I'm in Mysore, in the South Indian state of Karnataka, for eight days, at the Vivekananda Institute of Indian Studies. The Institute is part of a remarkable twenty five year old non-governmental organization - Swami Vivekananda Youth Movement (SVYM).
I visited for two days at the hospital the NGO runs in Saragur, a rural community forty miles southwest of Mysore. The visit provided a rich perspective on the ethics of health care and health organizations. I've organized my initial thoughts around two questions, both involving the concept of health care as a calling:
1. If health care is a calling, where does the call come from? Dr. R. Balasubramianiam ("Balu"), currently president of the NGO, led a group of medical students at Mysore Medical College who founded SVYM in 1984. Balu described how at 17 he was "ragged" so harshly by the senior students at the engineering college he had enrolled in that he decided not to go back. Since simply staying at home wasn't an option, to cover up the fact that he wasn't at school he started to spend the hours he would have been at the engineering college at an ashram, where he encountered the teachings of Swami Vivekananda (1863 - 1902) and was inspired by Vivekananda's vision of service to the rural poor and of making India an educated, healthy, harmonious society. Medicine, in the form of service to the rural poor, became his calling.
Balu's narration of his traumatic experience at the engineering college teaches one lesson about the origins of medical calling. It typically has strong personal roots. Virtually all of the physicians, nurses and other health care professionals who (a) I admire and (b) I know well enough to ask about their path to health care (c) cite meaningful personal origins of their calling. These vary tremendously, but have in common being intensely important to the individual.
Pictures of Swami Vivekananda and placards with his most quotable sayings are all around the hospital. When an associate of the NGO told me that he himself was an atheist I asked him "if Swami Vivekananda were here and heard you say that - what would he say?" The response was - "the Swami was an atheist himself - he thought that any god who allowed so much suffering didn't deserve to be worshipped. He taught that the religious spirit was shown in service, not in ritual practices."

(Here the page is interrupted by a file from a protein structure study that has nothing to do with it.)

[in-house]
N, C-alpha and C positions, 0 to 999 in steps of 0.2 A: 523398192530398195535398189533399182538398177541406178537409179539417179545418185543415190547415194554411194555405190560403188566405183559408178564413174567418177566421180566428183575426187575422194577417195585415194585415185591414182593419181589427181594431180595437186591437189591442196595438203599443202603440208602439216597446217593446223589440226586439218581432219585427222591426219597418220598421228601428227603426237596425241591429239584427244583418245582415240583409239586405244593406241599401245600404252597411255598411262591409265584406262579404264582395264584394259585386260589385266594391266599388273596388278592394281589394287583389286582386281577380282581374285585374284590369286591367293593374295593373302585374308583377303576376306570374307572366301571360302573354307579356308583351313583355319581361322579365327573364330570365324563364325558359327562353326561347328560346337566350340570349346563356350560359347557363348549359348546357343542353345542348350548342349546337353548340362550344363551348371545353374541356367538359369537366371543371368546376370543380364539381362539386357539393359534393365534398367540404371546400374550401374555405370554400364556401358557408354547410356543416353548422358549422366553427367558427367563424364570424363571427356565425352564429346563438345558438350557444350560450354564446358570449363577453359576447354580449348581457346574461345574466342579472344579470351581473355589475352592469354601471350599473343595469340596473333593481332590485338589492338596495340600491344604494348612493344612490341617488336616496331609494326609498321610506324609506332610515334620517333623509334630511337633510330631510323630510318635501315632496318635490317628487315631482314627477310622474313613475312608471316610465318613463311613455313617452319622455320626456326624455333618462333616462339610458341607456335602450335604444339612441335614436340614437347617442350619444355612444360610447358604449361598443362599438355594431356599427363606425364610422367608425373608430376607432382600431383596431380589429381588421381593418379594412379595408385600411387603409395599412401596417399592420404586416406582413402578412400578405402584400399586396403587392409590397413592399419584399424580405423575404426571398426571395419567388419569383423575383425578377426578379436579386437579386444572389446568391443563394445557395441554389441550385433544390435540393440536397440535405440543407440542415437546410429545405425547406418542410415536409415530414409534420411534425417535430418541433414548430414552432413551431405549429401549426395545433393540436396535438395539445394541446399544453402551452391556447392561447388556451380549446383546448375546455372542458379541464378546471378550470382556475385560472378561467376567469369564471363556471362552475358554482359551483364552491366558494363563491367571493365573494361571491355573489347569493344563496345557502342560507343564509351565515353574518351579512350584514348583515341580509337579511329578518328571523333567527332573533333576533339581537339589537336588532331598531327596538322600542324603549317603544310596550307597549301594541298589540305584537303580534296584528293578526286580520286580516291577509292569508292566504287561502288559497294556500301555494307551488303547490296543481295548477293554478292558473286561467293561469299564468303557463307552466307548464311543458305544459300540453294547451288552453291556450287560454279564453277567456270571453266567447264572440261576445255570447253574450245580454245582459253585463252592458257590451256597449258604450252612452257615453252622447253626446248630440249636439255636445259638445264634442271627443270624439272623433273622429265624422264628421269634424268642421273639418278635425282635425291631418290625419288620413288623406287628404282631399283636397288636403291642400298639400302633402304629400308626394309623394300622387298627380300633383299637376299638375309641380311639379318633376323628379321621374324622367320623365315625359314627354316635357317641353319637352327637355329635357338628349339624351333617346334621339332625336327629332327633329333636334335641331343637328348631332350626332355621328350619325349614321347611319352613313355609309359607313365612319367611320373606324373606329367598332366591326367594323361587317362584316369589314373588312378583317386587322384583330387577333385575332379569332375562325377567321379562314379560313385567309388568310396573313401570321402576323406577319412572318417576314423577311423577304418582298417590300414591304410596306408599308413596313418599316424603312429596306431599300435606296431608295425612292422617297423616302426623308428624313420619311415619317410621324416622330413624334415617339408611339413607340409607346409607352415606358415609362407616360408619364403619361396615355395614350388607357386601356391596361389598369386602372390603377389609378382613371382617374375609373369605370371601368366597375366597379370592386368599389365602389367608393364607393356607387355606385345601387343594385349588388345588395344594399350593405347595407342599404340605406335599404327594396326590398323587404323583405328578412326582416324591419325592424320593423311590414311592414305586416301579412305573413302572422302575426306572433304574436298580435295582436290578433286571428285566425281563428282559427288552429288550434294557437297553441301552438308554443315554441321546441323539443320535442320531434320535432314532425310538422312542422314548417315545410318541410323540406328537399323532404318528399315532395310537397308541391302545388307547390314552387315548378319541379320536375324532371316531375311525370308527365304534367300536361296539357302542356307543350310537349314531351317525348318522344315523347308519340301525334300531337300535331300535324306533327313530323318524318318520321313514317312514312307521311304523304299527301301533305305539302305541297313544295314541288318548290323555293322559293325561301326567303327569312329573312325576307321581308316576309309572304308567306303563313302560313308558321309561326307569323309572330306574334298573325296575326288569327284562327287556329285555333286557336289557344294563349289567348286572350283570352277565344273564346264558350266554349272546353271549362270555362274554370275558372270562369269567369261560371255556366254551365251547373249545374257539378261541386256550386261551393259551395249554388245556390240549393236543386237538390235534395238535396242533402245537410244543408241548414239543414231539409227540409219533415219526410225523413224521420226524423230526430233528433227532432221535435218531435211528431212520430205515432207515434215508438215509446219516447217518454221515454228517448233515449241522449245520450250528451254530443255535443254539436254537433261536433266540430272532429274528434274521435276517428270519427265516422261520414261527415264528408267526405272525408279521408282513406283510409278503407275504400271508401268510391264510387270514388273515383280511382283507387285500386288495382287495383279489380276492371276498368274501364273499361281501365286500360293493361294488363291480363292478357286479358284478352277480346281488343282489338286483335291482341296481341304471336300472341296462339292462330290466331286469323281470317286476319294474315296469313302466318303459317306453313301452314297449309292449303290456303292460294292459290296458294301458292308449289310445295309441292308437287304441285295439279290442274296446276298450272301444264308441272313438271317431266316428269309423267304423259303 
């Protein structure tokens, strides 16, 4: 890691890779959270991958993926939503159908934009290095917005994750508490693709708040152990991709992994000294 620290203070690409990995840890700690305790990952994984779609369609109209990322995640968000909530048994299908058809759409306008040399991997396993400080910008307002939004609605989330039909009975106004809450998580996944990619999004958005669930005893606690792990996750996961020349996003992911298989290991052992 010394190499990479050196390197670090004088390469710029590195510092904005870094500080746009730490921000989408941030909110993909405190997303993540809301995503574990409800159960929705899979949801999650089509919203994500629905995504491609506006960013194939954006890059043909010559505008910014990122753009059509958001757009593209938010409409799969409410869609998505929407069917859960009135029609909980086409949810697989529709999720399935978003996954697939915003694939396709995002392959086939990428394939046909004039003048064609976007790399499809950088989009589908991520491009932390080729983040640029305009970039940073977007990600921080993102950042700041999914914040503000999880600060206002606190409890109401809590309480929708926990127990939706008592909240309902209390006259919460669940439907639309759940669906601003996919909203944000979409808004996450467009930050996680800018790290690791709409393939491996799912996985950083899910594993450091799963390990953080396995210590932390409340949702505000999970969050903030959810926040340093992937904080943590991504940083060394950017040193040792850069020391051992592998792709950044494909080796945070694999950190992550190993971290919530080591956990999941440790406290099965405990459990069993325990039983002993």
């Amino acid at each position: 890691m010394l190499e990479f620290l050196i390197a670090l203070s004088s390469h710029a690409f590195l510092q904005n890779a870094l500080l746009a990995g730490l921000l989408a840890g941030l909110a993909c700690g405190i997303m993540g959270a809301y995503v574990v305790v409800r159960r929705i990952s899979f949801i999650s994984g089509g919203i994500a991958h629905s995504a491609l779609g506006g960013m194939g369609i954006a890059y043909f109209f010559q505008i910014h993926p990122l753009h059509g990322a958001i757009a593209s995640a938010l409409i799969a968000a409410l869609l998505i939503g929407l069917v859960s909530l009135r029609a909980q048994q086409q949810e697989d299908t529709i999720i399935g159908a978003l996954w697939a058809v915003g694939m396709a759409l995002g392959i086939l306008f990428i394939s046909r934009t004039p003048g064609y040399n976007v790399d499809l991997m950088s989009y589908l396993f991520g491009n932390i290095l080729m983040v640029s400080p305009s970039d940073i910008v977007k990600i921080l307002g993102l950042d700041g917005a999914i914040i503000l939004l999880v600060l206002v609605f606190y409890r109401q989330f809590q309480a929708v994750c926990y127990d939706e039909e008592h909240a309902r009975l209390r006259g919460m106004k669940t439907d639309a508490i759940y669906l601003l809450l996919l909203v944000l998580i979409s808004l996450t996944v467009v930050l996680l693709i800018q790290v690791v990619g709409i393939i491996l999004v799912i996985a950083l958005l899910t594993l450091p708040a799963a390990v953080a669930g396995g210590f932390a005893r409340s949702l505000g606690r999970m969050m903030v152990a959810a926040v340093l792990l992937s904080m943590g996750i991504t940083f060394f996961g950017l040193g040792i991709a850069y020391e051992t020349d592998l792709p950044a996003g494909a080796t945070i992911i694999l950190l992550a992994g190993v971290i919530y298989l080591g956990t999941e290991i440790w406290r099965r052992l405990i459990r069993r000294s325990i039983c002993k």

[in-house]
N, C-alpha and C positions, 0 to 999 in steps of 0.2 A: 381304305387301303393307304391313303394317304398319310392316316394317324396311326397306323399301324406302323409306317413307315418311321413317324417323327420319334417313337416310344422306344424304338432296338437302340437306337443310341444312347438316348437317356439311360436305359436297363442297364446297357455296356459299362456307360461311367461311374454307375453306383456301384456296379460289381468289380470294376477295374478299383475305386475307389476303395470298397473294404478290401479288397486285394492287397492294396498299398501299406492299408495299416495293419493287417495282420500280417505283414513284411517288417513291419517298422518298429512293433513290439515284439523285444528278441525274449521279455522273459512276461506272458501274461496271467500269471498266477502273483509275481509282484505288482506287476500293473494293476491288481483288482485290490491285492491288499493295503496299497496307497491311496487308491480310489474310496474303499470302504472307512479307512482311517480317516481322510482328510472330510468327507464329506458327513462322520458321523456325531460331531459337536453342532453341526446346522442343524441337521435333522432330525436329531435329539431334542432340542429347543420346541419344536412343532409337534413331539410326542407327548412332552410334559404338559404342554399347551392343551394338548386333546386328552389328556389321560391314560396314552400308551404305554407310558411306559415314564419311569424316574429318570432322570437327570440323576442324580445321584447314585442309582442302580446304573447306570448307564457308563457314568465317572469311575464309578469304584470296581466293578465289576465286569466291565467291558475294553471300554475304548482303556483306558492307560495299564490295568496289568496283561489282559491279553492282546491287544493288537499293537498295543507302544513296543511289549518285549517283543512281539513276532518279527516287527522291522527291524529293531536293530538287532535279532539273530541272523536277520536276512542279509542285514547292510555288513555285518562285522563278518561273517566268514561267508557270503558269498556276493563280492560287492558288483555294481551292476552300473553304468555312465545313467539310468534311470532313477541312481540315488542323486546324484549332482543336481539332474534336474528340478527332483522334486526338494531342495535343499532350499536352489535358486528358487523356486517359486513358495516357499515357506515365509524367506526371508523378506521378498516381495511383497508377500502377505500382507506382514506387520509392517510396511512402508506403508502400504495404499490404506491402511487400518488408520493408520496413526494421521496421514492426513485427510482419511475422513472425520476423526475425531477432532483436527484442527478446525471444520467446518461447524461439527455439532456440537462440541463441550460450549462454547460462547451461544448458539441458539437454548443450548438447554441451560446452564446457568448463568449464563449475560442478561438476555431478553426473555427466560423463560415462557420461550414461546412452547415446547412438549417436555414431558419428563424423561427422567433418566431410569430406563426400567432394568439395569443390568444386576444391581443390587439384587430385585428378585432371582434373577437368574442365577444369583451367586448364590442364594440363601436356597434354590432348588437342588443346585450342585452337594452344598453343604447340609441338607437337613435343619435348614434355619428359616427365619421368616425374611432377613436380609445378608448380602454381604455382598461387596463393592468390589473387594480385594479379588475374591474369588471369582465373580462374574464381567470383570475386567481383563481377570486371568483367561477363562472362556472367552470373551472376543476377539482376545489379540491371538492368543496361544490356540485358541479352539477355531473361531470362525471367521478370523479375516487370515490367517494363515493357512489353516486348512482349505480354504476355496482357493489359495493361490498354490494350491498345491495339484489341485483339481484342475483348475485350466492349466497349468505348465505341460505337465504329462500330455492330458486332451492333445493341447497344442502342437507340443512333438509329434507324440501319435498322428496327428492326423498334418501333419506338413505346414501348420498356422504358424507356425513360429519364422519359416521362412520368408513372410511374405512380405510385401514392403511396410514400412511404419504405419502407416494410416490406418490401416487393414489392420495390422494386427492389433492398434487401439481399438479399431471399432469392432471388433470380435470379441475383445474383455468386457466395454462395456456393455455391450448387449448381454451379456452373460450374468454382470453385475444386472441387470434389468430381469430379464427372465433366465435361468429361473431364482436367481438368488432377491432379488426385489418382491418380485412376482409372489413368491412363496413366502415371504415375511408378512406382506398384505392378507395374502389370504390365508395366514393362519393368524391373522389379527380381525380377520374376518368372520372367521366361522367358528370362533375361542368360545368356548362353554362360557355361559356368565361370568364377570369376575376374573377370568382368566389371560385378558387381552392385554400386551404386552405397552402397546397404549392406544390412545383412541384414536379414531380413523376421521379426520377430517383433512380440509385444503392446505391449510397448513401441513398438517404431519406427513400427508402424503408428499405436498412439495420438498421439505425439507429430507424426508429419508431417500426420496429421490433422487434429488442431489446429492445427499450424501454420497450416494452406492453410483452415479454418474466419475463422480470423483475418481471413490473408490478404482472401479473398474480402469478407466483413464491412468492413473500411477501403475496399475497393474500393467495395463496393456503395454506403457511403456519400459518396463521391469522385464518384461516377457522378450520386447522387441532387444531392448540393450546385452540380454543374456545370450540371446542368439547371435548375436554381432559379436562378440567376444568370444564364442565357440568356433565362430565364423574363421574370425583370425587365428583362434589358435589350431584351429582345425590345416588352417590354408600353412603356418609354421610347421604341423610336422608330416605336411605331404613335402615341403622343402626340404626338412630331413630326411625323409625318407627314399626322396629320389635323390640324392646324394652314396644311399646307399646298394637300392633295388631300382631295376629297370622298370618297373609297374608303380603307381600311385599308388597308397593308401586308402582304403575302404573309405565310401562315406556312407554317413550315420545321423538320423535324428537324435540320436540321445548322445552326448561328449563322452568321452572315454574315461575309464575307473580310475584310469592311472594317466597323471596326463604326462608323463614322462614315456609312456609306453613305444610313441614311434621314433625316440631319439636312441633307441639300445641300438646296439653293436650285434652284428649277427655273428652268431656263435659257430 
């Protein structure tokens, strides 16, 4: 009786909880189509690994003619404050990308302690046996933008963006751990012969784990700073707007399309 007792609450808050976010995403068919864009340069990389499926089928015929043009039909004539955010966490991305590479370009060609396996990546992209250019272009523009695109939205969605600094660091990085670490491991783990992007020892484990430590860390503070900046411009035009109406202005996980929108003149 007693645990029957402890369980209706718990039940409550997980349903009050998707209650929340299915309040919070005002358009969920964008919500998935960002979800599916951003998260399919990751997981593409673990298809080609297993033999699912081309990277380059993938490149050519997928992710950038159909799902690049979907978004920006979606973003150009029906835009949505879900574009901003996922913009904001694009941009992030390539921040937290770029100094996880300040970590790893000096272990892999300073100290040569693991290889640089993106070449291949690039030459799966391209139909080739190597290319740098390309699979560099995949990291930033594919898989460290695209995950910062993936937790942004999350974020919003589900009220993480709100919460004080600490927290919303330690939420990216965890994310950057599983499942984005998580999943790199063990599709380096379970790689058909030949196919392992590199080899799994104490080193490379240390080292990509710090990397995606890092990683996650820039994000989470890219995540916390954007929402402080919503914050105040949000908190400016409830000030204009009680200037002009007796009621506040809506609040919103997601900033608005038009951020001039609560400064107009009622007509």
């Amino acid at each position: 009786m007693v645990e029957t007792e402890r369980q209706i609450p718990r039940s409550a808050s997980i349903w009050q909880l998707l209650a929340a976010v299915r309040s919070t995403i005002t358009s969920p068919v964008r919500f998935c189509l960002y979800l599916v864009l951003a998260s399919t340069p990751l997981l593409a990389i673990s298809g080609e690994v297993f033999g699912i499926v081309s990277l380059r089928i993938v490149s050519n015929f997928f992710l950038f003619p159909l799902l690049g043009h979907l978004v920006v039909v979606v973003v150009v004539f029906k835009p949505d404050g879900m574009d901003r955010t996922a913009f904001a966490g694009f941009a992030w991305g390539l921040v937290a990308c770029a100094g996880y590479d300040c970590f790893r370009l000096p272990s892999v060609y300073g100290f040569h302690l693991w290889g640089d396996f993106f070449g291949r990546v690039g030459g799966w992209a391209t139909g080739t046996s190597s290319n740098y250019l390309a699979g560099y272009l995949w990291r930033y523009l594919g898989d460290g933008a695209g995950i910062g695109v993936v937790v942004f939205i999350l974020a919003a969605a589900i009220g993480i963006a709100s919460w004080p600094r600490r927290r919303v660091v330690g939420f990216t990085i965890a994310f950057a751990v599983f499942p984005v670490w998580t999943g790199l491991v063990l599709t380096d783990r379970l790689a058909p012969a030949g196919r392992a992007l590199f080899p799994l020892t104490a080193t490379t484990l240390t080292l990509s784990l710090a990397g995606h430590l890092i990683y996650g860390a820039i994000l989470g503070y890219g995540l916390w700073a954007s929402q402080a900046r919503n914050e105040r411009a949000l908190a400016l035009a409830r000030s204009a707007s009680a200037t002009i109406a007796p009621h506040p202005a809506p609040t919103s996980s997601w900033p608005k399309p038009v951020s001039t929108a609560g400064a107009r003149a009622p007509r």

Dr. Sridevi Seetharam, a physician deeply involved with medical ethics, explained that in Sanskrit terms, the gentleman I quoted in the previous paragraph was talking about the devotional path known as Karma Yoga - "selfless service to others in one's chosen profession or area of work." Vivekananda was Hindu by birth, but taught that all religions are in some sense "true." In addition to the personal origins of each person's calling to health care, the hospital's inspiration, Swami Vivekananda, and the ancient tradition of devotion through a Karma Yoga, which can be entirely non-sectarian and non-theistic, provides an external pillar for the calling.
In the U.S. people of faith can, if they choose, base their calling on their religious beliefs. But the kind of framework the doctrine of Karma Yoga provides, is not part of our secular ethos. The professionals I most admire act as if they were carrying out a devotional process, but if asked to explain the foundation that underlies their care giving, they're often at a loss to articulate it, or say something like "this may sound like a cliche but..."
2. How does calling manifest itself at the organizational level? My time at the Vivekananda Hospital was limited, but:
* The hospital and its outpatient clinic serve a rural population that includes tribal people who are only recently out of the forest. There is a huge social gap between many of the patients and the well educated professional staff. But the professionals evinced an interest in and warmth towards the people they serve that seemed more like love than technical "cultural competence." The physicians we spoke with evinced deep empathy with the patients. One manifestation of this empathy was creation of a strong role for "patient care managers" who come from the rural population and guide patients through their interaction with the care program in a side by side manner. Empathy is also manifested by providing free lodging for family members who cannot go back to their villages at night because there are no buses after 5:00 PM.
* Physicians were remarkably knowledgeable about traditional Ayurvedic treatment methods and Ayurvedic clinicians were part of the staff. Patients whose traditions and beliefs included Ayurveda had access to this approach in a way that was integrated with the allopathic services they received.
* A holistic view of health as involving more than medical relief of pathological states led the hospital staff to initiate a range of other activities including health and hygiene education in the villages, support for school improvement, and promotion of a clean water supply.
* Finally, and most remarkable from an American perspective, the hospital holds a twice a week non-sectarian prayer meeting attended by all of the staff and all of the patients. I was not present for a prayer meeting, and I do not see it as a format that would fit into a secular U.S. institution, but finding acceptable ways of recognizing the calling that all are participating in is a desirable path to follow.